Now your content available on the IPFS network, and you have a hash with which to request it.
Let’s say your hash is
website is now available from
That’s pretty cool. But it’s not perfect. You’re probably not going to go around
telling people, “Check out my new distributed website at
That’s a mouthful. You want it served from your own domain.
We’ll go over how to do that now.
First, go to the DNS settings for your domain. When you’re there, add the following two records:
_dnslink.your.websitewith the value
Now any request to
your.website will resolve to
When you want to update your content, just repeat the steps we’ve outlined above.
ipfs add -r /path/to/folder-with-your-contentand
ipfs pin add -r /ipfs/<hash_of_folder>.
If your website is on Cloudflare, the DNS settings are accessible from your dashboard and can be managed through our API. If your website is not on Cloudflare, and you need help finding the DNS records, look here. Serving your website from Cloudflare’s gateway without the domain itself being on Cloudflare is called a CNAME setup (meaning that you manage the DNS records directly with your registrar). While our gateway supports CNAME setups, there’s one significant downside that must be mentioned: You won’t be able to reach our support team, and we won’t be able to reach you about possible changes to your website. This is compounded by CNAME setups often being problematic and getting into cases that are difficult to debug. Signing up for Cloudflare is the recommended course.
Now your content is on IPFS and your website is connected to Cloudflare’s
gateway. There’s just one more step to make this secure. If you’ve followed all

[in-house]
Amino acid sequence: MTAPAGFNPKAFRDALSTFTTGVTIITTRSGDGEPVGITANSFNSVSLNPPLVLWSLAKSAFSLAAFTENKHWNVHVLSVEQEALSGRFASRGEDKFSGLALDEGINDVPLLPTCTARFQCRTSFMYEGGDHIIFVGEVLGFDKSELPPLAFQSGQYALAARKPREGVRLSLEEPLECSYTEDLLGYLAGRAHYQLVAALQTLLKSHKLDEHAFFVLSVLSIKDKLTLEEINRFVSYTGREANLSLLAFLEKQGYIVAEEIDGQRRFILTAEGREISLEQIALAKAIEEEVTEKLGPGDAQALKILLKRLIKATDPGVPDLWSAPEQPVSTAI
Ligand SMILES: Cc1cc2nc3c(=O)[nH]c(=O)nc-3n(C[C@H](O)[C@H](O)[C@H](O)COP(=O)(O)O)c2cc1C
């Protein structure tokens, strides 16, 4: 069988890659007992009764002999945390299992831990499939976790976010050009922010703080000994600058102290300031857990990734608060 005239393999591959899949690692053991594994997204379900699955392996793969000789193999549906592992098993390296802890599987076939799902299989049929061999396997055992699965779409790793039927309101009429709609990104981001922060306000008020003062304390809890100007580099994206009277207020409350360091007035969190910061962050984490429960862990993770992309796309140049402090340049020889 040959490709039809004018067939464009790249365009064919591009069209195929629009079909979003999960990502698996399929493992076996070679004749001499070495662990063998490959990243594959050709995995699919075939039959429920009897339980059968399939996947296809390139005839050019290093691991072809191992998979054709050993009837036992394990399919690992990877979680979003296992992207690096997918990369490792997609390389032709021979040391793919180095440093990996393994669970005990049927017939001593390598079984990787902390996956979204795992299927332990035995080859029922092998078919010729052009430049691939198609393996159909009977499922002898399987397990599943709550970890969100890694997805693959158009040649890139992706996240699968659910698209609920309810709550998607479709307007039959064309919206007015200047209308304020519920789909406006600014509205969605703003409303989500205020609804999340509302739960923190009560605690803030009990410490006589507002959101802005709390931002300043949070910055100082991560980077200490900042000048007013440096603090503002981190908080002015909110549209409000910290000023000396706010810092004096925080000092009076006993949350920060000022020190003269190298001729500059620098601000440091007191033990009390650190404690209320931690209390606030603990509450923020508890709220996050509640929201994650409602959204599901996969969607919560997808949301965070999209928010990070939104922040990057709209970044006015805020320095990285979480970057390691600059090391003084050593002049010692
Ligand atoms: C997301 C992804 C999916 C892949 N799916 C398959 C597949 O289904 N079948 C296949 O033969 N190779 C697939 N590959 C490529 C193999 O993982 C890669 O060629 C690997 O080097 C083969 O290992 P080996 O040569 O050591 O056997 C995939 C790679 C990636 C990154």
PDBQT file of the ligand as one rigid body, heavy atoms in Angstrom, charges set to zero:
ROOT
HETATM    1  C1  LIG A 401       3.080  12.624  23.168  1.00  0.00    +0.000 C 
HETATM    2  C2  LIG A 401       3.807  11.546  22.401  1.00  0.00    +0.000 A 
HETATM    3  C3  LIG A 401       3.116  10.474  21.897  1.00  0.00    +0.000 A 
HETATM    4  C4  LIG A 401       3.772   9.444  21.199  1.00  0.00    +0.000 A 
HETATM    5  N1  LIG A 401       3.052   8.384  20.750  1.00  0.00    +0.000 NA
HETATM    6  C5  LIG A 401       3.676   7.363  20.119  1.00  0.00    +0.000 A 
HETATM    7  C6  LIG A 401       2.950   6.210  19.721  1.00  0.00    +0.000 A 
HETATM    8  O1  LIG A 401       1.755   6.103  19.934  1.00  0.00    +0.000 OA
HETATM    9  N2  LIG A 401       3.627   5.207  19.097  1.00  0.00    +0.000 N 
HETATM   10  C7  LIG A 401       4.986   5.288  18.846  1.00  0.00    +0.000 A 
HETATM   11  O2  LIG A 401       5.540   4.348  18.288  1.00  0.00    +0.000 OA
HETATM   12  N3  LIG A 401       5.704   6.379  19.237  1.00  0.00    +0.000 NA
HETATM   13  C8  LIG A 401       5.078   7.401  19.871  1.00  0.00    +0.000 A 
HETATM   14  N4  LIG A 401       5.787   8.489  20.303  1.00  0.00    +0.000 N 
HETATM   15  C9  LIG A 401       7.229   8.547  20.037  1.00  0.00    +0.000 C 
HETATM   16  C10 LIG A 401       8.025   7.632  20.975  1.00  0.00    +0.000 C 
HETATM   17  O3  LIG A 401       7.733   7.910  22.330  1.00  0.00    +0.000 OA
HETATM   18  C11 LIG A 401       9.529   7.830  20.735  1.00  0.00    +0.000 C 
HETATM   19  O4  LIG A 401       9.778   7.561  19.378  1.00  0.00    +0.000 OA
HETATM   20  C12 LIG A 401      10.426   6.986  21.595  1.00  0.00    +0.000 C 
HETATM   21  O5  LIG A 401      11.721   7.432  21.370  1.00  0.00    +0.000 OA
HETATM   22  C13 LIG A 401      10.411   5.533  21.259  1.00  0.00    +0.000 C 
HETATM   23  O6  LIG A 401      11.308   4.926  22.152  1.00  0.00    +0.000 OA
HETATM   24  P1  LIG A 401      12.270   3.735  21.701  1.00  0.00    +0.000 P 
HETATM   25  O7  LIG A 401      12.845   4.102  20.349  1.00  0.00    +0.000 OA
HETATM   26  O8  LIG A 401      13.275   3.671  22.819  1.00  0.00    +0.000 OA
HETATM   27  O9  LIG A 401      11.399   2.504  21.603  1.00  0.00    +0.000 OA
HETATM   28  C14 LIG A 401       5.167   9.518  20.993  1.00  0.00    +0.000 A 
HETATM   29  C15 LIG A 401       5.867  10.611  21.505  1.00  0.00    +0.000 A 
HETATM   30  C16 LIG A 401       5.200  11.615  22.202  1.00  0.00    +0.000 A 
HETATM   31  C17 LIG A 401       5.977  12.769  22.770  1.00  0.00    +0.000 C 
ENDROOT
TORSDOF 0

the steps until now, you’ll notice that your website works fine when loaded over
HTTP, but is hit with a warning message when you try to load it over HTTPS.
your.website is being redirected to
Cloudflare’s gateway doesn’t have an SSL certificate for
good news is that Cloudflare can fix that.
Cloudflare will issue you a free SSL certificate for
allows users to load
https://your.website. All you have to do is go to
cloudflare-ipfs.com and scroll to the bottom,
where it says “Connecting Your Website.” Enter your domain into the text box and
Submit. When you click
Submit the certificate issuance will
begin. When it’s done, a message will appear indicating that the process has
been completed and your certificate is in place. These certificates will
auto-renew, so once you’ve completed this step, you’ll never need to worry about
With these DNS records and the certificate in place, any request to your domain,
https://your.website will be automatically re-routed to
https://cloudflare-ipfs.com/ipfs/<hash_of_content> behind the scenes. Visitors
to your website will never have to worry about the fact that your content is
stored in IPFS or deal with hashes. They just go to your domain and the content
If you’re interested in learning more about IPFS, you can read the official IPFS documentation at https://ipfs.io/docs/.